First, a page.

In this class students will create their own Pinhole Camera! We will go over the basic principles of pinhole photography and create a simple box camera. Each student will learn to work with darkroom photographic paper to create a paper negative, how to process their print using the Image Lab darkroom facilities, and will go home with a new understanding of light!. (includes materials, chemistry, use of lab, and refreshments)
Sunday November 18th from 1-4pm
Image Lab Photography - 234 E. Babcock Street, Bozeman MT. The studio is on the second floor at the end of the hallway.
About The Process:
A pinhole camera is a simple camera without a lens but with a tiny aperture, a pinhole – effectively a light-proof box with a small hole in one side. Light from a scene passes through the aperture and projects an inverted image on the opposite side of the box, which is known as the camera obscura effect. The first known description of pinhole photography is found in the 1856 book The Stereoscope by Scottish inventor David Brewster, including the description of the idea as "a camera without lenses, and with only a pin-hole". One older use of the term "pin-hole" in the context of optics was found in James Ferguson's 1764 book Lectures on select subjects in mechanics, hydrostatics, pneumatics, and optics.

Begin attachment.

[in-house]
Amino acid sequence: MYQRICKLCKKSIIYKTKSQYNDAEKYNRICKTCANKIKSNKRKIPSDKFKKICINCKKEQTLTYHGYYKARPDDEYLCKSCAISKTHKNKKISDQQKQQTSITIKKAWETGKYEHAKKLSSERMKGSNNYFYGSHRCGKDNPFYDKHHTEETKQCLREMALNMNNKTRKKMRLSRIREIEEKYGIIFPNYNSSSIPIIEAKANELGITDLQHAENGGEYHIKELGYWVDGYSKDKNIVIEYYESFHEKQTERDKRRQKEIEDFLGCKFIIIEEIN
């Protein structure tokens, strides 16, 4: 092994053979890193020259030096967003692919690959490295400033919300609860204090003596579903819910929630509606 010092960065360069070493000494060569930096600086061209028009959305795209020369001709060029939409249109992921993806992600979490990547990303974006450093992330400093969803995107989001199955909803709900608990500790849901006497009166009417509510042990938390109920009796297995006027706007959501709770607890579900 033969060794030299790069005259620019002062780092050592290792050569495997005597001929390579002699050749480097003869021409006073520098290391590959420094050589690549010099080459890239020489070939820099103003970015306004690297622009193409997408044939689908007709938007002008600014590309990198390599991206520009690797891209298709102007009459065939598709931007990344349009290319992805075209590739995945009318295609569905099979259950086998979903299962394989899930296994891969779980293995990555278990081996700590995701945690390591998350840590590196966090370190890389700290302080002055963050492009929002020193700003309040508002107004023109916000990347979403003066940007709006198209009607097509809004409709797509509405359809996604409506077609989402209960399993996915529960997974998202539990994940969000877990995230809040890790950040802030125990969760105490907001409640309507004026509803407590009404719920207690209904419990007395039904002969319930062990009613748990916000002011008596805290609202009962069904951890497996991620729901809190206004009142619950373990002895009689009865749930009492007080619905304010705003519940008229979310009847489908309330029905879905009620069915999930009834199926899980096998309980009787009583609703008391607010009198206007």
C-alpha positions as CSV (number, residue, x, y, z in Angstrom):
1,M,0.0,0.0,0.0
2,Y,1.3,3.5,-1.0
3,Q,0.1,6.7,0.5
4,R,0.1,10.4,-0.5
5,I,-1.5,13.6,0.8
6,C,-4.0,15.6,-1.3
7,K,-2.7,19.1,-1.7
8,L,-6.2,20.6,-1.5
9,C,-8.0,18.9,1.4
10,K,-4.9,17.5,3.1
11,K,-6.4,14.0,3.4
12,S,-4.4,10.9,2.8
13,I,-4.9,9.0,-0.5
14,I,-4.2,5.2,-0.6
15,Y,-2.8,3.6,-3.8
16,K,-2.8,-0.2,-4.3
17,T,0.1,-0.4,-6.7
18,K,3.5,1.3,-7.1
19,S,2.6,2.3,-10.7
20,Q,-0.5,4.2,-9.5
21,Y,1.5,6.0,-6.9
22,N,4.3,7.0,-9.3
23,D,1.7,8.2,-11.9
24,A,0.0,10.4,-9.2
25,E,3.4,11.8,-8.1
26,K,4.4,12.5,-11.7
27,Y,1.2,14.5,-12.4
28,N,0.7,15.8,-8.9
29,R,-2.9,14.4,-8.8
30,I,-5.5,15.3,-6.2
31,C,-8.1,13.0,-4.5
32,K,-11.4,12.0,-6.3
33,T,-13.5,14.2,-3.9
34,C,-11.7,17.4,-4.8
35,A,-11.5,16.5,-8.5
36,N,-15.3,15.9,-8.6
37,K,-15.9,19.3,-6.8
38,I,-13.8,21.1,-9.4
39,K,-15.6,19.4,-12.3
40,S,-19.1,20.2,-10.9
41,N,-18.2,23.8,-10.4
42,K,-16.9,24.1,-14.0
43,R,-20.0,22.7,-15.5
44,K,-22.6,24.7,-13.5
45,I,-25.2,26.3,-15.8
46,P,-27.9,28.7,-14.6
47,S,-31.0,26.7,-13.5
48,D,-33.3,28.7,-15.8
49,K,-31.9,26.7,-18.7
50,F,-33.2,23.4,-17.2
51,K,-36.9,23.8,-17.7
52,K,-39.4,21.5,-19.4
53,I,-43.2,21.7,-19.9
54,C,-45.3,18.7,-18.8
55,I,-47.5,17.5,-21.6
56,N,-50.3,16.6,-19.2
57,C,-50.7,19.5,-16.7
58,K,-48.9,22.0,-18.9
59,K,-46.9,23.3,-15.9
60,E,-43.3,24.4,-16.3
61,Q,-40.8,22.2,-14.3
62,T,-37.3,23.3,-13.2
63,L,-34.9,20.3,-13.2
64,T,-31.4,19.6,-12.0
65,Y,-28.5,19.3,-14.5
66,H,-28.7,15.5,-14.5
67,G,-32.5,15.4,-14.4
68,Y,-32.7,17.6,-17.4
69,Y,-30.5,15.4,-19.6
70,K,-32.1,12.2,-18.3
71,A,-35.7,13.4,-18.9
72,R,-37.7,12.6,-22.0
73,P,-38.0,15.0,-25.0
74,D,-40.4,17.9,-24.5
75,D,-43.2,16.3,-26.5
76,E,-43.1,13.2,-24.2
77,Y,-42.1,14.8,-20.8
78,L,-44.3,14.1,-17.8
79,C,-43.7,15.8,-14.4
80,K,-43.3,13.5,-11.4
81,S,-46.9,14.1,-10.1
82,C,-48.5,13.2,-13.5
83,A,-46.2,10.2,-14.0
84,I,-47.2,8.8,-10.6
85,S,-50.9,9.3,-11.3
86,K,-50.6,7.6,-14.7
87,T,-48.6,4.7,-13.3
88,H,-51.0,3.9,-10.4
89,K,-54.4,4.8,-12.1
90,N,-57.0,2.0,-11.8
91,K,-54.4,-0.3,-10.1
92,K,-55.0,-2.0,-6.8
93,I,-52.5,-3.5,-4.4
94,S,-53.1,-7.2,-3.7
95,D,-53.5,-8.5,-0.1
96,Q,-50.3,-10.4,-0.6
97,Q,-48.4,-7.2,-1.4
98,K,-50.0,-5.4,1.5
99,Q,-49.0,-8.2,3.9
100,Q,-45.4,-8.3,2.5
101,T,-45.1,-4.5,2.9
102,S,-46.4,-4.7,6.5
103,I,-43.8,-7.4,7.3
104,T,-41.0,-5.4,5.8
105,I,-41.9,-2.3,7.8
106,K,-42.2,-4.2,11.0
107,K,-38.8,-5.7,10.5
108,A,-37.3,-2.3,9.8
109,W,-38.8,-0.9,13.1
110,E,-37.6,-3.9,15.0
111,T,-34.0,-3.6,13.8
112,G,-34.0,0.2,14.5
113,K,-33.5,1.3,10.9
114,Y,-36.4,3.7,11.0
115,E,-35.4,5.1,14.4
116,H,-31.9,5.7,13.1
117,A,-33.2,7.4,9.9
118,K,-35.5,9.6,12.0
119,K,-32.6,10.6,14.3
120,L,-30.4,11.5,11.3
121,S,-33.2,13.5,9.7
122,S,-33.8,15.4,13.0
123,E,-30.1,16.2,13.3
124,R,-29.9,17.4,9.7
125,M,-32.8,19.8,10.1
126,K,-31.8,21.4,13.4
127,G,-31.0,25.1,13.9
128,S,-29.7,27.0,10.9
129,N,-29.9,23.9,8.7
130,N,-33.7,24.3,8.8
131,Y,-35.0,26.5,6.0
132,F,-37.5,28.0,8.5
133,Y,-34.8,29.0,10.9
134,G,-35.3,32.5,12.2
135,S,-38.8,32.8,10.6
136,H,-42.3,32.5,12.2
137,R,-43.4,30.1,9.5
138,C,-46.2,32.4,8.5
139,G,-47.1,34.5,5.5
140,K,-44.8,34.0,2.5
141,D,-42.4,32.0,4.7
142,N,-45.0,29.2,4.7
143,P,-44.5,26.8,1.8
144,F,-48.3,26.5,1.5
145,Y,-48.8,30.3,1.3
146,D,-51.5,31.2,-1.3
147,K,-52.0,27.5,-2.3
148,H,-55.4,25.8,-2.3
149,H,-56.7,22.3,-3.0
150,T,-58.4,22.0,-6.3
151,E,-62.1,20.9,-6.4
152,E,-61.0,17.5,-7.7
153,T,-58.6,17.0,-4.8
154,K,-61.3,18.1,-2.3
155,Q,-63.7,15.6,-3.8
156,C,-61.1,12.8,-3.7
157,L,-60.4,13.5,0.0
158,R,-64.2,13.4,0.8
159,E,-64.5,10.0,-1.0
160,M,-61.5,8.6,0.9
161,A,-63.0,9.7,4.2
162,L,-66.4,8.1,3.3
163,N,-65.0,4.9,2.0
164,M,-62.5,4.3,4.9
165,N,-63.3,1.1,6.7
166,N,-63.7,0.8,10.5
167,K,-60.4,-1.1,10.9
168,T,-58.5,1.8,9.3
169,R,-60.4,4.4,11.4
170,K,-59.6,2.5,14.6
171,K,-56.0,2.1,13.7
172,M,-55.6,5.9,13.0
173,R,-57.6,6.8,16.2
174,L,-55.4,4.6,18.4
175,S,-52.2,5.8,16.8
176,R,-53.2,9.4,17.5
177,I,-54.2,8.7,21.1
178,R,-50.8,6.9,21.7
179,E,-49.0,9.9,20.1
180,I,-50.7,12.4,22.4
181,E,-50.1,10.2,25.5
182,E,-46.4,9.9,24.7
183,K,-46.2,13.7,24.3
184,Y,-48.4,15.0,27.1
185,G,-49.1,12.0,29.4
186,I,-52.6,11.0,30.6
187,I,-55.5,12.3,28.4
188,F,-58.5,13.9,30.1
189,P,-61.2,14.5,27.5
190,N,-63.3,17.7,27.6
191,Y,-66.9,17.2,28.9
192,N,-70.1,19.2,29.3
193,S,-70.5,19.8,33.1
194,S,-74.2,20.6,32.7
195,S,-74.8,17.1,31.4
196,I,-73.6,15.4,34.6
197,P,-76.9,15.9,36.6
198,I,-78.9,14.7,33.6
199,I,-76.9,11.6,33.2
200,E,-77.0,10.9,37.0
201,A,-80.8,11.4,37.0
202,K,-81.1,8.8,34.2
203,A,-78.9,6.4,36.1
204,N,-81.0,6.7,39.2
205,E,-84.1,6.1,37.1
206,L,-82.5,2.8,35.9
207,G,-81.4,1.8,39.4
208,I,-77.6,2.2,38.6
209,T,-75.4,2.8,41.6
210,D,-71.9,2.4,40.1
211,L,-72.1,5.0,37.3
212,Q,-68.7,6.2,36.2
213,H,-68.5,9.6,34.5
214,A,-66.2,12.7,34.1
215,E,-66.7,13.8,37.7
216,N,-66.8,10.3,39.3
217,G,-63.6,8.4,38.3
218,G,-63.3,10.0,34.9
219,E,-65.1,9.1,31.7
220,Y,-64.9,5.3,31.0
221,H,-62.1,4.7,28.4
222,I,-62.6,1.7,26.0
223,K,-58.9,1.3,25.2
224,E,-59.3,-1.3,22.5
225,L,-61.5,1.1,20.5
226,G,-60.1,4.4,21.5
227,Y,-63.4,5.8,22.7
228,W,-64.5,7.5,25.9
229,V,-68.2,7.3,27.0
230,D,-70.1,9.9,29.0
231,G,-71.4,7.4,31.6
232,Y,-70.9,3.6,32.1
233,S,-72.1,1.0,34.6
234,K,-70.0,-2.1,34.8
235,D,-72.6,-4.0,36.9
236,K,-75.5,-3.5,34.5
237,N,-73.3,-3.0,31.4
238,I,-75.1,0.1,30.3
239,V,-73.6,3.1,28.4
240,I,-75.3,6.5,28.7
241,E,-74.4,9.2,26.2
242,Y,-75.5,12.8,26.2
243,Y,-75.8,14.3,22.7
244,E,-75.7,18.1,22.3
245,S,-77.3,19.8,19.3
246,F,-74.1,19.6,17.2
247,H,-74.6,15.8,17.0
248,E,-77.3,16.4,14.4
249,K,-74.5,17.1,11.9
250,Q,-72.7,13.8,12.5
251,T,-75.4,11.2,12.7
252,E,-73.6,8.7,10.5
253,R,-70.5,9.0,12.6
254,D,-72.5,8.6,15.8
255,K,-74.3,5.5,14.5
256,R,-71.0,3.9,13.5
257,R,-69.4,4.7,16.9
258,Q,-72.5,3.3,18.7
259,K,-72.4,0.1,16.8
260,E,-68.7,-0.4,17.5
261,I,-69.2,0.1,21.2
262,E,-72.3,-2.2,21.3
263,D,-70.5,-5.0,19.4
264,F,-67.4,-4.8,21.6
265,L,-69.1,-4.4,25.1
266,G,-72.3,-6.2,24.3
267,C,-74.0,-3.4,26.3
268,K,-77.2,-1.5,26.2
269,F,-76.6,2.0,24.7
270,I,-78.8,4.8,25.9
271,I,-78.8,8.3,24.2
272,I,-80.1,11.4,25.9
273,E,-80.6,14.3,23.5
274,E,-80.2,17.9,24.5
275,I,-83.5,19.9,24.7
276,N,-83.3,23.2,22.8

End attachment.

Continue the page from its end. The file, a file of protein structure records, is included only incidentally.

Characteristics of pinhole camera photography
Pinhole photographs have nearly infinite depth of field, everything appears in focus.
As there's no lens distortion, wide angle images remain absolutely rectilinear.
Exposure times are usually long, resulting in motion blur around moving objects and the absence of objects that moved too fast.
About The Teacher:
Owner and manager of Image Lab Photography in Bozeman, Zach graduated from MSU with a bachelor of arts in film and photography. Zach went on to achieve his masters of fine arts at Lesley University in Boston. His passion for photography, education, and exploration led him to start his work on what has now become the Image Lab.